Kyle Ocker · Monday February 21, 2011
FACT: Trevor Bayne is the next Jimmie Johnson
I normally try not to put drivers into the Hall of Fame when they only have two starts under their belt in NASCAR’s premiere series, but it’s apparent the part-time driver of the No. 21 Wood Brothers Ford is special.
In Trevor Bayne’s second Sprint Cup Series start, he has already earned the respect of Jeff Gordon – which essentially means the respect of every single Sprint Cup Series driver. For a young rookie to attain that type of compliment from a shoe-in Hall of Famer nearly equals the meaning of being the youngest Daytona 500 champion, at one day over 20 years old.
As Bayne noted in victory lane – after he finally found it, that is – he became a winner in the Cup Series before he had claimed the checkers in the Nationwide Series. Bayne is made for this series; he keeps his calm, and is an overall good kid.
If Joey Logano is indeed the best thing since sliced bread, then Bayne is the best thing since the toaster (or Jimmie Johnson). He has the makeup of a future champion. I’m not saying it will be this year, but it will happen sooner rather than later, and it will occur more than once.
FICTION: The two-car tandems would lead to a boring 500
The 2011 Daytona 500 will go down as one of the most unique, exciting NASCAR races in the history of the sport. With the two-car tandems added in with NASCAR’s attempt to stop them provided a completely different look to racing at Daytona.
What was formerly a race of two or three lines that raced parallel to each other for 500 miles turned into a race that would have a pack of eight or nine pairs of cars.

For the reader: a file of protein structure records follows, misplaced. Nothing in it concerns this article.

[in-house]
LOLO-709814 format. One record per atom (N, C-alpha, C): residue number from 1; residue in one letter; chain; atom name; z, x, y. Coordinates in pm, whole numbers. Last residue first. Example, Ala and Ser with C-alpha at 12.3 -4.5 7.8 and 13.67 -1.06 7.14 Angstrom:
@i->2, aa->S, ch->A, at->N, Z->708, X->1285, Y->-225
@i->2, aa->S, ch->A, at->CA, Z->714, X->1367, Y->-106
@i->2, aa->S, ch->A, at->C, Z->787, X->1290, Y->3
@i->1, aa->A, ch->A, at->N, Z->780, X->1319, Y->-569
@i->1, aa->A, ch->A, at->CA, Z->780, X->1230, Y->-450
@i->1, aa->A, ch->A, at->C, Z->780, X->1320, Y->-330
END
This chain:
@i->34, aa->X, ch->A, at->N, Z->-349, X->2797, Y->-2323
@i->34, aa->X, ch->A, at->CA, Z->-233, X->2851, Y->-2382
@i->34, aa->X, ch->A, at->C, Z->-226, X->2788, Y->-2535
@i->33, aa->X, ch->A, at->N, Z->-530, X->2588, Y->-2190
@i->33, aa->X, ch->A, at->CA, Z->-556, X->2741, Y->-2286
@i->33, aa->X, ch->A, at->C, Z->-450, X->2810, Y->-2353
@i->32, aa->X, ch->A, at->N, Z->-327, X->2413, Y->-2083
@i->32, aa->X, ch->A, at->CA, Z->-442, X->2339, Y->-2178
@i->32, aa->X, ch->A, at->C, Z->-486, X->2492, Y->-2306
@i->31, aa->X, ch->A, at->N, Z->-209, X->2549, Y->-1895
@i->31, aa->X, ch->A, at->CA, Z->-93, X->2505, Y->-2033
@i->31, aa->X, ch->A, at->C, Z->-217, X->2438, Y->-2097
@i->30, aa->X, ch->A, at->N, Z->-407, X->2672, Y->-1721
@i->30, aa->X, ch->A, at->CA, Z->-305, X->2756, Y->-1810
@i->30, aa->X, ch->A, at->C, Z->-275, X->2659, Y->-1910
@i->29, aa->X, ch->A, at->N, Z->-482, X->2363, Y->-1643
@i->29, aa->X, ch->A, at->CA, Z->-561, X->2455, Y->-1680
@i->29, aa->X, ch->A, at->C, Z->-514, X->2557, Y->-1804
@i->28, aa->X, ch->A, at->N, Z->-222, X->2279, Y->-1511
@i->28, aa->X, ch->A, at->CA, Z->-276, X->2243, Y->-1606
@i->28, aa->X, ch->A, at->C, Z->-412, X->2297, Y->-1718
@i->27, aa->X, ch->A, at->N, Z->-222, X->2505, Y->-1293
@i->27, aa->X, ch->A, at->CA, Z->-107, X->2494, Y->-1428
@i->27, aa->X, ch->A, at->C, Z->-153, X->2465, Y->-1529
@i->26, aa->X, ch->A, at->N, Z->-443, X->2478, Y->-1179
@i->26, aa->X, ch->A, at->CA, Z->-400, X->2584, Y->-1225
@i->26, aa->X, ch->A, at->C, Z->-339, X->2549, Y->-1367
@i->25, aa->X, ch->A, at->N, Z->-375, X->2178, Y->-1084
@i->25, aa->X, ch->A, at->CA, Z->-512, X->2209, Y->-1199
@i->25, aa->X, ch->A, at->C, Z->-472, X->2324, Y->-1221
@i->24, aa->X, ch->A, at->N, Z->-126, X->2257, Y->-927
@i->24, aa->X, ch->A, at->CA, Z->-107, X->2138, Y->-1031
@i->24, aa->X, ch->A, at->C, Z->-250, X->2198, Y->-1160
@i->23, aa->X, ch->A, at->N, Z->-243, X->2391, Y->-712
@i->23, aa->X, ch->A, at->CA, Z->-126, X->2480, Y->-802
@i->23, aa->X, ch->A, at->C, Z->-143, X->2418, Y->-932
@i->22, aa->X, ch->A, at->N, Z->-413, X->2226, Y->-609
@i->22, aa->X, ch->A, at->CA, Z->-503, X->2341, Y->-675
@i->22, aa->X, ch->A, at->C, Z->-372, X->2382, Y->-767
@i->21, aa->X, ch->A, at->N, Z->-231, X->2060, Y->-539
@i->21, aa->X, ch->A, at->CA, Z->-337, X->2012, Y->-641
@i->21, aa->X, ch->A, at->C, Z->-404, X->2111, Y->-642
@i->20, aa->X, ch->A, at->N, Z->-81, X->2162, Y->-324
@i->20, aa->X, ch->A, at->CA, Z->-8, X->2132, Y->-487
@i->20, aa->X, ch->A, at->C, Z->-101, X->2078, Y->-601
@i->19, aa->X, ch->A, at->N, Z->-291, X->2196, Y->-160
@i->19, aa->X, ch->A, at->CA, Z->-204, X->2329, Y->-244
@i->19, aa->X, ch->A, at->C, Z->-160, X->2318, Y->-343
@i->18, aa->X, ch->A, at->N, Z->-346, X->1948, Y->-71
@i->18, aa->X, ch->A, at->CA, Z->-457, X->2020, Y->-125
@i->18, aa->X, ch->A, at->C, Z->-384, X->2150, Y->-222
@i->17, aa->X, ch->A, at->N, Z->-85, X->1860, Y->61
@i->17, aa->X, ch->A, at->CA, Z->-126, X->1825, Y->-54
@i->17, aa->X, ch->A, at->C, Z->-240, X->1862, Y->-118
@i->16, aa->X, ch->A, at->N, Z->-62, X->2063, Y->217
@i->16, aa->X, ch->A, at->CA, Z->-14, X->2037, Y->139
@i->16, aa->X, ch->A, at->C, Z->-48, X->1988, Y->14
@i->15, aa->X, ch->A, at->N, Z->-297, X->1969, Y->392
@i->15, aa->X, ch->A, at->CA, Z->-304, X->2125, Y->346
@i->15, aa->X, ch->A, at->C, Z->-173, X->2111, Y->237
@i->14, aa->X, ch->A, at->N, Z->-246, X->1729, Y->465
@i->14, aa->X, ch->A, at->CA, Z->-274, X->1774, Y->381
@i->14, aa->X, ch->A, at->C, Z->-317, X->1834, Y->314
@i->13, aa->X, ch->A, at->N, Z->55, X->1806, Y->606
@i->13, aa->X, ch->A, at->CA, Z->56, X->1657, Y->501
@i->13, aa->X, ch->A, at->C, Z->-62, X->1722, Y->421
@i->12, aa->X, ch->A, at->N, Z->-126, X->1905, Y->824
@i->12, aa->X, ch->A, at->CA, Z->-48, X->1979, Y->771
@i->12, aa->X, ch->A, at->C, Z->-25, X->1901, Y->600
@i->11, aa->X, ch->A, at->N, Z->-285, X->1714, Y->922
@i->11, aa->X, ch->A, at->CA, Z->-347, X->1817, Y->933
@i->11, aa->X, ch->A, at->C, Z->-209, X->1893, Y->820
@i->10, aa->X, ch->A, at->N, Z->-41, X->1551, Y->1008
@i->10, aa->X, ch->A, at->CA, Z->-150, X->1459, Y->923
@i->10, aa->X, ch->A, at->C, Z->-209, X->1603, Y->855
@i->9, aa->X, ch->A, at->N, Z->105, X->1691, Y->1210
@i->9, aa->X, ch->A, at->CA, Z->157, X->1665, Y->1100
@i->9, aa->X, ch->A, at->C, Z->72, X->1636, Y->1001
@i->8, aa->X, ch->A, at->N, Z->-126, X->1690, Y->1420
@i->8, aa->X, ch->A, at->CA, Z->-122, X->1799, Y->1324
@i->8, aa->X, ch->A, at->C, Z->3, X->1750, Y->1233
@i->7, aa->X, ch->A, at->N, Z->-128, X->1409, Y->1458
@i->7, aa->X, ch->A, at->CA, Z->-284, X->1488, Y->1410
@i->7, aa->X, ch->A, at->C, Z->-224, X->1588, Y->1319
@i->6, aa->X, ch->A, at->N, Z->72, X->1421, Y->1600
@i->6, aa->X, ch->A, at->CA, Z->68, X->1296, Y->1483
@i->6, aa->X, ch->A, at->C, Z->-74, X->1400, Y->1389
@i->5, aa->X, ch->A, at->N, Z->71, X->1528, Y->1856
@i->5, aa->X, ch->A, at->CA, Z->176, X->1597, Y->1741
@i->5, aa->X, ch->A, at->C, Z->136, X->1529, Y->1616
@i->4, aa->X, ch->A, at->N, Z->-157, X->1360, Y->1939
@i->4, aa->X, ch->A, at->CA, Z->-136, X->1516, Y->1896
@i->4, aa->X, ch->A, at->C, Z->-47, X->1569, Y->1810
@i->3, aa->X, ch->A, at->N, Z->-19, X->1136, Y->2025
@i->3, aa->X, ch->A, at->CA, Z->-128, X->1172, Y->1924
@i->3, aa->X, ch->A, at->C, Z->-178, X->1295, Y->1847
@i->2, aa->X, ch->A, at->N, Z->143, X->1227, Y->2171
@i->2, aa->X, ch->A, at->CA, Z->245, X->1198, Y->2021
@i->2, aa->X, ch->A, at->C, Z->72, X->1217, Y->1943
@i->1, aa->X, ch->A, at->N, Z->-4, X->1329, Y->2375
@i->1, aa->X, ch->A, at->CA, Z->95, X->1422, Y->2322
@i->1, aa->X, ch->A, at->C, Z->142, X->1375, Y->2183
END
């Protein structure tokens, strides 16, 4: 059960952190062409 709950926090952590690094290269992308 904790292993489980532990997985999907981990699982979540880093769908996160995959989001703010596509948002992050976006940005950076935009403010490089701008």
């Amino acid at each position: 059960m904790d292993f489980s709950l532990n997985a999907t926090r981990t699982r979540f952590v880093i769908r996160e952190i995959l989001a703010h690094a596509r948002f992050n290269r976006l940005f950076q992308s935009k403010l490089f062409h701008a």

The two-car tandems also made a race already known for being mentally taxing on the drivers even more so, for it added even more strategies for the drivers to contend with. With the second car in these pair-ups unable to see the action going ahead of them, drivers and crews continuously bounced around on the frequencies of different drivers to work out deals, while the mechanical adjustments ordered by NASCAR throughout Speedweeks forced drivers to swap places in the two-car tandems and watch their temperature gauges closely.
When NASCAR announced their changes before the Daytona 500 in reaction to the two-car breakaways that had drivers racing at speeds above 200 miles per hour on several occasions, I thought they may have over-fixed the issue. Instead, they improved on something that already created exciting and compelling racing. It’s a new form of racing that is hopefully here to stay.
FACT: NASCAR is beginning the journey back up
Staying on the Bayne victory at the Daytona 500, NASCAR started their rise up from years of decline. One of the oldest teams in the garage – one that runs a part-time schedule from a garage that only holds one team – won the sport’s biggest race with the youngest driver on the track.
There were stories spread throughout the garage, such as Brian Keselowski, who was pushed into the Daytona 500 starting lineup by his brother Brad, and ended up with a full sponsorship for the race that allowed him to contend with the big boys in one of America’s largest sporting events.
The ever-enthusiastic crowd could be heard over the noise coming from the track many times throughout the event – and not just when Dale Earnhardt Jr. took the lead. Twitter exploded following the race, with four out of the top 10 trending topics being NASCAR related. There were literally thousands of tweets regarding NASCAR rolling in every minute.
There is still a little ways to go, but it would be hard to believe that someone who watched the race today would have no desire to continue to watch this season.
FICTION: NASCAR can compete with the NFL
Despite the kind words I provided earlier in this piece, NASCAR isn’t yet at a point to compete with any NFL event. This is proven with the ever-present ratings decline that hits the moment football season starts.
Thankfully, on Sunday, NASCAR announced that the Daytona 500 would be moved a week later than its usual date, in response to the possibility of a later Super Bowl. The move also eliminates the March off-weekend, which has long been accused of being more of a buzz-kill than anything else.
©2000 - 2008 Kyle Ocker and Frontstetch.com. Thanks for visiting the Frontstretch!